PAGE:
February is celebrated as Black History Month in the United States because its precursor, Negro History Week, first sponsored in 1926, was held the second week in February in recognition of the birthdays of Abraham Lincoln and Frederick Douglas. From 1926 on, many cities across the country issued yearly proclamations recognizing Negro History Week, which evolved into Black History Month on several U.S. college campuses. In 1976, President Gerald R. Ford called for the first nationally recognized Black History Month.
February has been designated Black History Month, also known as National African-American History Month, by every U.S. president since 1976. The month-long celebration recognizes the achievements of African-Americans in the arts, science, education and all aspects of American history. Each year Black History Month is built around a different theme, just as the early Negro History Weeks focused on a specific theme in order to draw public attention to the unique contributions and history of African-Americans in the United States.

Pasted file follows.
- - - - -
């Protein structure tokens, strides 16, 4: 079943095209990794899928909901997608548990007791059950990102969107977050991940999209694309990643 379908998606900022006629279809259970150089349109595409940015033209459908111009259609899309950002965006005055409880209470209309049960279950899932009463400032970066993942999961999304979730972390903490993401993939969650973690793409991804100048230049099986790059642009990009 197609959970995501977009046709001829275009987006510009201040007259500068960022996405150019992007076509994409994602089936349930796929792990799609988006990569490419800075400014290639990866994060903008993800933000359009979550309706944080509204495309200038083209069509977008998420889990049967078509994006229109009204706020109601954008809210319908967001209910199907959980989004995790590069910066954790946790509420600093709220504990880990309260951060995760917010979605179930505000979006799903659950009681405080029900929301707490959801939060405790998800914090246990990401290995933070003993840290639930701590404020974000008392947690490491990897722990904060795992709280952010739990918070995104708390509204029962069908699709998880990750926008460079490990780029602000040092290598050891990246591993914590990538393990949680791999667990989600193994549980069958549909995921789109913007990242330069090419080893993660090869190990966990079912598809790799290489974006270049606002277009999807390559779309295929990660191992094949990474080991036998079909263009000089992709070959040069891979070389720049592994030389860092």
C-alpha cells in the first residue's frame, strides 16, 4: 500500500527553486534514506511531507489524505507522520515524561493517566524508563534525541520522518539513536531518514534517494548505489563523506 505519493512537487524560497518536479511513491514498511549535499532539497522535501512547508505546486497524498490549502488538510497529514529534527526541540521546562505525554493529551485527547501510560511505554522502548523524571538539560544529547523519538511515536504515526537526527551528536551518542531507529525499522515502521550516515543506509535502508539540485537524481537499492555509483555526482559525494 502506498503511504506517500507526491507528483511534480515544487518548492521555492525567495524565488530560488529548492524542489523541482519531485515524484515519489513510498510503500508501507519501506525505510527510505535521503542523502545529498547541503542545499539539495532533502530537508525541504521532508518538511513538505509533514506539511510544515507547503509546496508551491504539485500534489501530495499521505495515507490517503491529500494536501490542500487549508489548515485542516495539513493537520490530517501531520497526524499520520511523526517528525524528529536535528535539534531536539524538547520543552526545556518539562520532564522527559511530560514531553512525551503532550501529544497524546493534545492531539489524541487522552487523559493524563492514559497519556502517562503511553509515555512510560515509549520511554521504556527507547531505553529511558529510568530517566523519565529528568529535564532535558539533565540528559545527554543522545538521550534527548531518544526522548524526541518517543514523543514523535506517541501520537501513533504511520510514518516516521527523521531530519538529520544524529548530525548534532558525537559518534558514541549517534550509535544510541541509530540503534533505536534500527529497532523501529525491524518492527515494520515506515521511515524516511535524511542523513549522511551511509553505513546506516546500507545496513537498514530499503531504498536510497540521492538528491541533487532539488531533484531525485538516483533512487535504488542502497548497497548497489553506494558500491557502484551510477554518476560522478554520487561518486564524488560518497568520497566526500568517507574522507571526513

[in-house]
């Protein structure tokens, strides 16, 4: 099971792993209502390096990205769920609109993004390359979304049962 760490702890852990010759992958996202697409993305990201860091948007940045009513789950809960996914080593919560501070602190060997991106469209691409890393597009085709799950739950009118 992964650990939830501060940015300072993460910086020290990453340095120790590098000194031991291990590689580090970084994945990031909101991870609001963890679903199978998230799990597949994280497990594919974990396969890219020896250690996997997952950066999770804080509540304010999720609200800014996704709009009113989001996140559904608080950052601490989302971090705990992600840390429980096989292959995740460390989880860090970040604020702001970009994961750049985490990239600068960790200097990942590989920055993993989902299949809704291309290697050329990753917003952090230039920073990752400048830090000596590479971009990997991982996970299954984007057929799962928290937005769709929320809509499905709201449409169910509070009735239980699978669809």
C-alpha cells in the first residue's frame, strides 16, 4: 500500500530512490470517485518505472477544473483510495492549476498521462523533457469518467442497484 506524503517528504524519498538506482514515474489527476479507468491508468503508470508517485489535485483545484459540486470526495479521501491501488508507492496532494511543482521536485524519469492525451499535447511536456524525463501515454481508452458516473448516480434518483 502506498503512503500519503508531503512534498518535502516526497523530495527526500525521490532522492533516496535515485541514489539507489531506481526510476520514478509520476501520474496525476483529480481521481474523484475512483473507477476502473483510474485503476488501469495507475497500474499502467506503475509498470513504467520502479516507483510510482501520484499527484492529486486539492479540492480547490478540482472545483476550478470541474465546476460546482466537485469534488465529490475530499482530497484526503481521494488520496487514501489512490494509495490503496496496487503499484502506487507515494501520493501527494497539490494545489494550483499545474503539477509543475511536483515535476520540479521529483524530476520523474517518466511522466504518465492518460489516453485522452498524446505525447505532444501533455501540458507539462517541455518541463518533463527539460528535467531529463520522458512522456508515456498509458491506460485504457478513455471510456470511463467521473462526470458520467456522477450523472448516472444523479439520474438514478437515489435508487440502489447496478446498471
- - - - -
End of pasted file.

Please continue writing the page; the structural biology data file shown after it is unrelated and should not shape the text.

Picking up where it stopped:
The 2015 theme, A Century of Black Life, History and Culture, coincided with the 100-year anniversary of the founding of the organization responsible for the first Negro History Week. The organization, known today as the Association for the Study of African-American Life and History, was founded by Carter G. Woodson, a Harvard University historian, and minister Jesse E. Moorland, in 1915.